There are significant challenges to overcome and adapt to as we work to protect our natural spaces and ensure that the ecological needs of the environment are met. As we manage these spaces, we have to consider the needs of business and citizens while grappling with stressors that include:

  • Climate change;
  • Intensified urbanization and growth;
  • Pollution;
  • The introduction of non-native invasive species.

Impacts on our natural spaces are often transferred and connected to impacts downstream and cross municipal and other administrative borders. Therefore, managing and protecting natural spaces within traditional boundaries is not the best environmental management strategy. Conservation Authorities are the only environmental management agencies in Ontario that are organized on a watershed basis. This management structure positions conservation authorities well to work in partnership with the province, municipalities, and other stakeholders whose interests lie within these environmentally connected areas called watersheds.

What We Do

Conservation Halton works with municipal, provincial, and federal governments, as well as landowners and other groups, to deliver sound, practical community-based solutions to a range of natural resource challenges. In support of the mission to protect the natural environment, Conservation Halton’s vision is to sustain a healthy watershed with clean streams, diverse forests, abundant green space, and balanced growth that results in strong livable communities. Conservation Halton programs and activities are founded on some basic philosophies:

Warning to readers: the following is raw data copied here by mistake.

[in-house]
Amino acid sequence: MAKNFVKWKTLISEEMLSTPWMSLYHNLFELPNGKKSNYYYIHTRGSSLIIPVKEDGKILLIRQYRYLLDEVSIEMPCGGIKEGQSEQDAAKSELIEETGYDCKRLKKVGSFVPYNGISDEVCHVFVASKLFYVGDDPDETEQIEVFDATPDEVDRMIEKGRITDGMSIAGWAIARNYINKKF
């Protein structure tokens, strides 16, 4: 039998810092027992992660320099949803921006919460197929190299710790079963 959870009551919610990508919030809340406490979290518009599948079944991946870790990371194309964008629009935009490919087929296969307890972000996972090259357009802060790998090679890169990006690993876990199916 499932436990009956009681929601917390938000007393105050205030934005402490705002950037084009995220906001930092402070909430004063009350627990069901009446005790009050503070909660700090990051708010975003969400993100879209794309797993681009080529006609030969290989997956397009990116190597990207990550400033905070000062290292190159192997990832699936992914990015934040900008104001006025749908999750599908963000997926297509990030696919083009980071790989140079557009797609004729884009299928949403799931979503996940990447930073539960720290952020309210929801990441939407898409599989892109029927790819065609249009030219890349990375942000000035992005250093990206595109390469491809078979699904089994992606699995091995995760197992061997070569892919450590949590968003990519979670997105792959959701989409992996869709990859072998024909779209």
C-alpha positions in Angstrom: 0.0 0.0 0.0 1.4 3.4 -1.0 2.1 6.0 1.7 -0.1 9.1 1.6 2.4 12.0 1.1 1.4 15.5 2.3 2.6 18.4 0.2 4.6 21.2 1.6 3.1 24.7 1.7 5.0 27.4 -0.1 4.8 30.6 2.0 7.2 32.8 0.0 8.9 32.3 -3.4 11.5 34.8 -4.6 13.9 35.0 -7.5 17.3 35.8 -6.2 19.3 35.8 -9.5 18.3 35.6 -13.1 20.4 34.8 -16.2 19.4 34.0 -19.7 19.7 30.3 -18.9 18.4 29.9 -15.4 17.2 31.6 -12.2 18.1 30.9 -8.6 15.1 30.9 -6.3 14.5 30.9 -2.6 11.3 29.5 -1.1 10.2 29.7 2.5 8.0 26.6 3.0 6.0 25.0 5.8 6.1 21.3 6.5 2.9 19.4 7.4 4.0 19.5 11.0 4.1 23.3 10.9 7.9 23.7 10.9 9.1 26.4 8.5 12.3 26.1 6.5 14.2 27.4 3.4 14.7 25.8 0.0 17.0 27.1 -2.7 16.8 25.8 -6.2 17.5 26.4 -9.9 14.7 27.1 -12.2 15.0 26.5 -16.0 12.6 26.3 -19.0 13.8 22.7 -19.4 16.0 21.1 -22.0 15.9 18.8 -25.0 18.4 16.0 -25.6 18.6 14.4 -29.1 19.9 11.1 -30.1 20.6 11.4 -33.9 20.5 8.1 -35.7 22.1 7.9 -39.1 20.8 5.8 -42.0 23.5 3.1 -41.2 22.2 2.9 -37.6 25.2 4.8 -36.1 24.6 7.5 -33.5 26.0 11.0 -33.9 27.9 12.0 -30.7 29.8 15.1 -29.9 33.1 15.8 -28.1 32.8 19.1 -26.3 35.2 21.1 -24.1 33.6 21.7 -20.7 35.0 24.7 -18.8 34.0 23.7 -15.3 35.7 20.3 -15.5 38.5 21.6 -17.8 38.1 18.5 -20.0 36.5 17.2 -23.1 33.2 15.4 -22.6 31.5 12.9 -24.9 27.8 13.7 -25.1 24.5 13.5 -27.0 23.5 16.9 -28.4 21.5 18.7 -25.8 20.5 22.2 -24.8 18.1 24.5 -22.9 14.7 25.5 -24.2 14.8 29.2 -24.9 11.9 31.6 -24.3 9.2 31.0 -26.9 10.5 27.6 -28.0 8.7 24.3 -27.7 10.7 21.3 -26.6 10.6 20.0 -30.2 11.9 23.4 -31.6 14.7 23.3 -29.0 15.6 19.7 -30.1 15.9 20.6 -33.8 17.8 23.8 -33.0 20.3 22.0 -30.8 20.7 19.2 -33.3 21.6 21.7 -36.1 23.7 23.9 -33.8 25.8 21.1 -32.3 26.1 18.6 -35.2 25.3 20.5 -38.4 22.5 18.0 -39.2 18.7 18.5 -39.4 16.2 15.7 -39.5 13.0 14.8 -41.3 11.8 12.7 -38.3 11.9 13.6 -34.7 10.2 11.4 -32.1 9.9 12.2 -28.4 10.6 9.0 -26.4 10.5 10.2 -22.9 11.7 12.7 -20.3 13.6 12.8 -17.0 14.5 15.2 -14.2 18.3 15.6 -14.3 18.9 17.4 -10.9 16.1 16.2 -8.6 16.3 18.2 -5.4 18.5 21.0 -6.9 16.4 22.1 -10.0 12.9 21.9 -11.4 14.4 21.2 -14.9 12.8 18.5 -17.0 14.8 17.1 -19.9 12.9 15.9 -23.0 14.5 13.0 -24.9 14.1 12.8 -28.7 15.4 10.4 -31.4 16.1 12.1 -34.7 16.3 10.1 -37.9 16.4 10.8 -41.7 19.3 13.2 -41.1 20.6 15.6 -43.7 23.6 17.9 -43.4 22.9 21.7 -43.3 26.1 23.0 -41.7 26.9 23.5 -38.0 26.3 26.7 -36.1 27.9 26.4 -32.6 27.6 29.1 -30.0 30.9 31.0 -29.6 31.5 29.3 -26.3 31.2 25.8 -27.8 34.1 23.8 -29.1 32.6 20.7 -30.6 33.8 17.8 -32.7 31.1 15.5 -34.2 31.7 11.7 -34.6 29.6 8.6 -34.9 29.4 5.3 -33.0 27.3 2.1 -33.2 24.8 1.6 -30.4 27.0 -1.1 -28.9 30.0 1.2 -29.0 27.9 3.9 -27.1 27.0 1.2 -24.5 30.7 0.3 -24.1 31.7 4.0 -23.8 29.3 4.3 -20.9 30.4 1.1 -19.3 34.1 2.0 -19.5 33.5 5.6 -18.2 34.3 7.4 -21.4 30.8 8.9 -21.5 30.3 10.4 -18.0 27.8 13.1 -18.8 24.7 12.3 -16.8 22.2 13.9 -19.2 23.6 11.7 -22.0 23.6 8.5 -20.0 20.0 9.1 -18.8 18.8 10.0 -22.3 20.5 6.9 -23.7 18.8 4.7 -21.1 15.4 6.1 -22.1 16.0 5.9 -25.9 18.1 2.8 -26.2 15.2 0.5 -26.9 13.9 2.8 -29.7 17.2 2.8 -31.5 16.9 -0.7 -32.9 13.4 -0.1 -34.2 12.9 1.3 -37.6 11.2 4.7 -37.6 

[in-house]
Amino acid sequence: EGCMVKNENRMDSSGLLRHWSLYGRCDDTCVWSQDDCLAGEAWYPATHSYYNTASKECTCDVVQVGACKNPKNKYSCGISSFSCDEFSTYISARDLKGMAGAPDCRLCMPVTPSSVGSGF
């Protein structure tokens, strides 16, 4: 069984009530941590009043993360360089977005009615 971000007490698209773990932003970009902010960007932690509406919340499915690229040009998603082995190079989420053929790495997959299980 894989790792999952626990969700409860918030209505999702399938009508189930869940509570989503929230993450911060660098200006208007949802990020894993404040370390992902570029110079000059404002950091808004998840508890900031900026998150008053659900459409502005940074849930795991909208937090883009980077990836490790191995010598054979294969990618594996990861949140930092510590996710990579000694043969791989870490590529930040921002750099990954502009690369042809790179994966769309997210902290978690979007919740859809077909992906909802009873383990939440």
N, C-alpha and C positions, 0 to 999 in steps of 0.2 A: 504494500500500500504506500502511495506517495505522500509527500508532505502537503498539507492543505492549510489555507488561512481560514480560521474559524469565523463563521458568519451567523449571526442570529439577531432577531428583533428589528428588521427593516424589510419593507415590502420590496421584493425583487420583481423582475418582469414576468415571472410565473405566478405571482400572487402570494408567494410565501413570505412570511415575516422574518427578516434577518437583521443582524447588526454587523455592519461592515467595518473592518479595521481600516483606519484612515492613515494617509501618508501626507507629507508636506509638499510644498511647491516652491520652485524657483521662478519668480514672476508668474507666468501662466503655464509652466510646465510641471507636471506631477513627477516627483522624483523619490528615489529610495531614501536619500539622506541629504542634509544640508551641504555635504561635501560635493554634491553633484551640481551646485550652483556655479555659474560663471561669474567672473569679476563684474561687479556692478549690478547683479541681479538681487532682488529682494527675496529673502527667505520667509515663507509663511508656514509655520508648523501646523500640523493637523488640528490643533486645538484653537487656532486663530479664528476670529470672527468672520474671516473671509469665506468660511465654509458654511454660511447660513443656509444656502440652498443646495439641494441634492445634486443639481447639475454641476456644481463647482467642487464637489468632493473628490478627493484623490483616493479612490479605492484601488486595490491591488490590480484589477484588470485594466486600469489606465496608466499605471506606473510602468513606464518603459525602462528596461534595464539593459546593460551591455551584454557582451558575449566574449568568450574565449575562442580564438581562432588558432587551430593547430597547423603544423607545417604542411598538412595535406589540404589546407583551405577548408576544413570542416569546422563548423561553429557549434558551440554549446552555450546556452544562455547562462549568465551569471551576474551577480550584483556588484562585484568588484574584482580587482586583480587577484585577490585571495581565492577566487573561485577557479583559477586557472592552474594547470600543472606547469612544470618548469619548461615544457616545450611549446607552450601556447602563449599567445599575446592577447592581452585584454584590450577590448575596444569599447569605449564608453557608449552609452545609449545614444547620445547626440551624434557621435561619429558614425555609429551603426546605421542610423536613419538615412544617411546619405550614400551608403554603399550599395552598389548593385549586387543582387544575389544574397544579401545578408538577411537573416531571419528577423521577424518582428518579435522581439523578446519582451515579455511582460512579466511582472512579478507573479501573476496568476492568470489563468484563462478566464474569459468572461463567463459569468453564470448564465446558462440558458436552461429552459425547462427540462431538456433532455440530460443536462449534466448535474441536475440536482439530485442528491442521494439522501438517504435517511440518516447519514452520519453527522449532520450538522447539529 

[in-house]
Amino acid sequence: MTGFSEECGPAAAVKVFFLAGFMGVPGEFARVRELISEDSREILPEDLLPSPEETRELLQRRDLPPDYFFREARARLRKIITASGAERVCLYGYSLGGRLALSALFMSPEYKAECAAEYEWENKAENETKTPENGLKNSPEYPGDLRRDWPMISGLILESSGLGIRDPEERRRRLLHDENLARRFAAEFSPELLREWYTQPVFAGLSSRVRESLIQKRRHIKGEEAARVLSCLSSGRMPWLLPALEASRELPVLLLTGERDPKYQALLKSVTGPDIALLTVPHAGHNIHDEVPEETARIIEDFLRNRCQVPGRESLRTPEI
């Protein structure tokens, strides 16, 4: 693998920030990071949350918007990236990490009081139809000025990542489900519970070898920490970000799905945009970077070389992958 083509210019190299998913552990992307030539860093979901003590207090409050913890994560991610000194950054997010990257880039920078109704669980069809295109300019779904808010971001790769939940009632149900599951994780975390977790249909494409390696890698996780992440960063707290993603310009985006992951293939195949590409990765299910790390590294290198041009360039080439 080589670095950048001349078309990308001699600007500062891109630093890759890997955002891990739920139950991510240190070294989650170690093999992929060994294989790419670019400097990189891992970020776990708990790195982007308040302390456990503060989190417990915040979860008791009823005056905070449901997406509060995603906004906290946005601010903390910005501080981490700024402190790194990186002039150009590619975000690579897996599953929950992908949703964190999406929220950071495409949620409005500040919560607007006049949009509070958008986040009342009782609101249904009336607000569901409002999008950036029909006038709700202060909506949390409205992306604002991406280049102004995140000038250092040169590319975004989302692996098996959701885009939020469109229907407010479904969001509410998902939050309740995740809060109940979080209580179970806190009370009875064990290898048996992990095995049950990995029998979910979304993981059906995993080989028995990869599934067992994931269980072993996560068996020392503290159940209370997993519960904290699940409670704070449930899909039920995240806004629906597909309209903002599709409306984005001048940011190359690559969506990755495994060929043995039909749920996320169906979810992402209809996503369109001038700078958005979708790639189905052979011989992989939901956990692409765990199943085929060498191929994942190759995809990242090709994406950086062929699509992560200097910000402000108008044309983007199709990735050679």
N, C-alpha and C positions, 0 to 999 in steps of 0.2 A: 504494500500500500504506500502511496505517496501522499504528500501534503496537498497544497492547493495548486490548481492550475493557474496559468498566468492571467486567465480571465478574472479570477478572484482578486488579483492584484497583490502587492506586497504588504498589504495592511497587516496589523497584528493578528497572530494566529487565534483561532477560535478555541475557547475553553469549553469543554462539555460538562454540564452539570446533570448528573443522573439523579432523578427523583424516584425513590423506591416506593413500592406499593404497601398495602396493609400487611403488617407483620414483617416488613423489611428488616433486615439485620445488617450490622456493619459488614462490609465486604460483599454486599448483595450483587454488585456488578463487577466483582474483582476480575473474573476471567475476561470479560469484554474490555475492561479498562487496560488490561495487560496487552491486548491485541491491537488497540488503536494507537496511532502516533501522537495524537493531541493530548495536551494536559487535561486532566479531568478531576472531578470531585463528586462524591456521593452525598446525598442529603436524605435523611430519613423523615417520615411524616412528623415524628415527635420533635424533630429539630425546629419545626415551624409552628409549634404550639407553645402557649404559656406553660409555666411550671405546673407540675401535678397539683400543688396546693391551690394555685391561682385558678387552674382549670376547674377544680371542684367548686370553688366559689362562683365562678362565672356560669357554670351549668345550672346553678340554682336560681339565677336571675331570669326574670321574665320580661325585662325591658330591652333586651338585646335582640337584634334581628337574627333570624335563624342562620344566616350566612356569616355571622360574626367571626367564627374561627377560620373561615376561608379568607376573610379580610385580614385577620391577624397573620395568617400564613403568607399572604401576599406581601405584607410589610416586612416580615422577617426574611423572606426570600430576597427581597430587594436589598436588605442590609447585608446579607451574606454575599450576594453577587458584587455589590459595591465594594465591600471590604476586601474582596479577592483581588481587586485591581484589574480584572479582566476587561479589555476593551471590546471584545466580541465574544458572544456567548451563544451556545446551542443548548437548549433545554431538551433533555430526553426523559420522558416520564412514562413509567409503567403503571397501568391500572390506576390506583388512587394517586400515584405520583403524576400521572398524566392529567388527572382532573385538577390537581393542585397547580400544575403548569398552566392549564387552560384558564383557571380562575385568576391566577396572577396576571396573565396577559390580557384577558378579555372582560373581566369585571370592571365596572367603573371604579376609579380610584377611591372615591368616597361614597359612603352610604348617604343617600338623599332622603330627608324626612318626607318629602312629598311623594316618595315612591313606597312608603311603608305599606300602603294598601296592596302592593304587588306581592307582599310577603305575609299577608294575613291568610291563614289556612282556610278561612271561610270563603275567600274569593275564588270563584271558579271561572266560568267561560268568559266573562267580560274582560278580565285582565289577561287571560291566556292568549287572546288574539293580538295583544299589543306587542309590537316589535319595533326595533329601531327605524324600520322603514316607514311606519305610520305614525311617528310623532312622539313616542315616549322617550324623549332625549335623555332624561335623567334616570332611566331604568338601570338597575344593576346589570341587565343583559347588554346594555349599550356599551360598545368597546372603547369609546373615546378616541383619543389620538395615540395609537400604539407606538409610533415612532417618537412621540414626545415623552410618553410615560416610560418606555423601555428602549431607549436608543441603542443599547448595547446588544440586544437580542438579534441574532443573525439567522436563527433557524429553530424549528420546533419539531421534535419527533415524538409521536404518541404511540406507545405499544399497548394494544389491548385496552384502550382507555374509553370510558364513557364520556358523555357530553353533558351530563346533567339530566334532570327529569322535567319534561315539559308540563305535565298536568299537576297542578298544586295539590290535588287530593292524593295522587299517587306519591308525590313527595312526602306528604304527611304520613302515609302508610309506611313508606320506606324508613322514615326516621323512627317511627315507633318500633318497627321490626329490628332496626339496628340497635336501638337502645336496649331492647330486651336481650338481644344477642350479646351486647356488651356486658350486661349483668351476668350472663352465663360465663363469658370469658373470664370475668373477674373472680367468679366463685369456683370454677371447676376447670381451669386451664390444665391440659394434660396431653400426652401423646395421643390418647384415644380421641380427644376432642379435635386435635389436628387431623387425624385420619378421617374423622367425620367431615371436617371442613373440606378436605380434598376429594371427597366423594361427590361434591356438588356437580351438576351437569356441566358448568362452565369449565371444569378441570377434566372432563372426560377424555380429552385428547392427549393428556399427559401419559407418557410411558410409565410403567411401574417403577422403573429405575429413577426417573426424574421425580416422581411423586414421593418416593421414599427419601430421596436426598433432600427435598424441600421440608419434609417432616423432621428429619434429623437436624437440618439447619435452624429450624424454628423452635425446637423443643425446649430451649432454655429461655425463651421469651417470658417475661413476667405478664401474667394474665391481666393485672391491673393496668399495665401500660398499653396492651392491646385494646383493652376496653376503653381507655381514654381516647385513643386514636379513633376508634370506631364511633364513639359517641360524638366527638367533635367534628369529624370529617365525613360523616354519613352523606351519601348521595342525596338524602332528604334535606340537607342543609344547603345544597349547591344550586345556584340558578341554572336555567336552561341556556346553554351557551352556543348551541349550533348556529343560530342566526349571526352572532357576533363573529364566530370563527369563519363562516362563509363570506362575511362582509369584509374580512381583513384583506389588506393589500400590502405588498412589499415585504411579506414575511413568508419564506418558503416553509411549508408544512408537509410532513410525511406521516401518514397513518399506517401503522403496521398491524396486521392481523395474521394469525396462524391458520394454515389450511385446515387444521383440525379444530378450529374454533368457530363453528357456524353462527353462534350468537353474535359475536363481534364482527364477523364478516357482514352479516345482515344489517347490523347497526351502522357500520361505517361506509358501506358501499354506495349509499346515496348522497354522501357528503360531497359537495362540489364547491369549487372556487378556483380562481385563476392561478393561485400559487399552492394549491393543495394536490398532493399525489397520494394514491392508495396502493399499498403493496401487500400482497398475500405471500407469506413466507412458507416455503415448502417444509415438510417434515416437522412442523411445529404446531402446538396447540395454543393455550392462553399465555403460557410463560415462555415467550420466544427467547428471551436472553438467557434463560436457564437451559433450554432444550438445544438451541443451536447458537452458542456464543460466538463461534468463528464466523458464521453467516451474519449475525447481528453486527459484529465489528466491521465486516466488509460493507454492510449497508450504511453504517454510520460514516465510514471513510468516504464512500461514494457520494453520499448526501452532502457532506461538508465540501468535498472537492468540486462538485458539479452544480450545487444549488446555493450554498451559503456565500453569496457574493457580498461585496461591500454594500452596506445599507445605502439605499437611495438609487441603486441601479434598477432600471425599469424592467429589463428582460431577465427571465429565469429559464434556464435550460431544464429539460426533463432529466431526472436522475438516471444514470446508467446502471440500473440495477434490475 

• Healthy natural areas are critical for preserving and building local environmental resilience, and help us to adapt to climate change;
  • Conservation areas and education programs provide healthy outdoor activities and help people to learn about the importance of environment to their own health;
  • Watershed management programs provide tangible and measurable social, economic, and environmental benefits.

Much of Conservation Halton’s efforts on protecting the natural environment include:

  • Using an approach called integrated watershed management to protect watershed health and contribute to the quality of life in communities throughout the watershed;